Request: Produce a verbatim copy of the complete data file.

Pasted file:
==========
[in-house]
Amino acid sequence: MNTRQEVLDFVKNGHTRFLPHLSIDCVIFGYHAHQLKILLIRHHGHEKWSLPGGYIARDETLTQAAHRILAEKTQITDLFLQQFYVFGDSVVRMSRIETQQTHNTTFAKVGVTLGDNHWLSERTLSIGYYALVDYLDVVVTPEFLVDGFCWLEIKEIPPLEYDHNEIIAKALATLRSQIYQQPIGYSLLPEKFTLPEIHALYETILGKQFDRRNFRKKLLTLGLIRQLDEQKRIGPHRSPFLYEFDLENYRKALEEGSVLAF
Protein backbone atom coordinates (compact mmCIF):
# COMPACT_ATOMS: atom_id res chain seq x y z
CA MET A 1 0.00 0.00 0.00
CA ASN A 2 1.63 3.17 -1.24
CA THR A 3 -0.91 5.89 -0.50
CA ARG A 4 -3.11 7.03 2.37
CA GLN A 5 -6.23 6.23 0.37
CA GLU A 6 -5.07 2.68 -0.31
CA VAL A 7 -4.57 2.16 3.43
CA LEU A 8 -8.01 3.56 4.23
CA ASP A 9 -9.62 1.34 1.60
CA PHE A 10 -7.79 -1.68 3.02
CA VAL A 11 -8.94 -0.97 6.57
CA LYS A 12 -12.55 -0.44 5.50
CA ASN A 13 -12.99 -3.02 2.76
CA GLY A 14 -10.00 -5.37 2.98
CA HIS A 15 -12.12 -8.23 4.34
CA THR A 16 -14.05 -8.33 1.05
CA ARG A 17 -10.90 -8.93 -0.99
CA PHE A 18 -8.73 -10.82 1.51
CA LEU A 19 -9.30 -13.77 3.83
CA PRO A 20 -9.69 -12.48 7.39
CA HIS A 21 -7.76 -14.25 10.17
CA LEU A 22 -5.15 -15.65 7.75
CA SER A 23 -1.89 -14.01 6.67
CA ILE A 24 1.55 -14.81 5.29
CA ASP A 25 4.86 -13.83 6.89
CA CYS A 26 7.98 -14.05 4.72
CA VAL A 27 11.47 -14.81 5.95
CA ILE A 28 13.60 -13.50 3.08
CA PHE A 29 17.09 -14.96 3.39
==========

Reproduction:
[in-house]
Amino acid sequence: MNTRQEVLDFVKNGHTRFLPHLSIDCVIFGYHAHQLKILLIRHHGHEKWSLPGGYIARDETLTQAAHRILAEKTQITDLFLQQFYVFGDSVVRMSRIETQQTHNTTFAKVGVTLGDNHWLSERTLSIGYYALVDYLDVVVTPEFLVDGFCWLEIKEIPPLEYDHNEIIAKALATLRSQIYQQPIGYSLLPEKFTLPEIHALYETILGKQFDRRNFRKKLLTLGLIRQLDEQKRIGPHRSPFLYEFDLENYRKALEEGSVLAF
Protein backbone atom coordinates (compact mmCIF):
# COMPACT_ATOMS: atom_id res chain seq x y z
CA MET A 1 0.00 0.00 0.00
CA ASN A 2 1.63 3.17 -1.24
CA THR A 3 -0.91 5.89 -0.50
CA ARG A 4 -3.11 7.03 2.37
CA GLN A 5 -6.23 6.23 0.37
CA GLU A 6 -5.07 2.68 -0.31
CA VAL A 7 -4.57 2.16 3.43
CA LEU A 8 -8.01 3.56 4.23
CA ASP A 9 -9.62 1.34 1.60
CA PHE A 10 -7.79 -1.68 3.02
CA VAL A 11 -8.94 -0.97 6.57
CA LYS A 12 -12.55 -0.44 5.50
CA ASN A 13 -12.99 -3.02 2.76
CA GLY A 14 -10.00 -5.37 2.98
CA HIS A 15 -12.12 -8.23 4.34
CA THR A 16 -14.05 -8.33 1.05
CA ARG A 17 -10.90 -8.93 -0.99
CA PHE A 18 -8.73 -10.82 1.51
CA LEU A 19 -9.30 -13.77 3.83
CA PRO A 20 -9.69 -12.48 7.39
CA HIS A 21 -7.76 -14.25 10.17
CA LEU A 22 -5.15 -15.65 7.75
CA SER A 23 -1.89 -14.01 6.67
CA ILE A 24 1.55 -14.81 5.29
CA ASP A 25 4.86 -13.83 6.89
CA CYS A 26 7.98 -14.05 4.72
CA VAL A 27 11.47 -14.81 5.95
CA ILE A 28 13.60 -13.50 3.08
CA PHE A 29 17.09 -14.96 3.39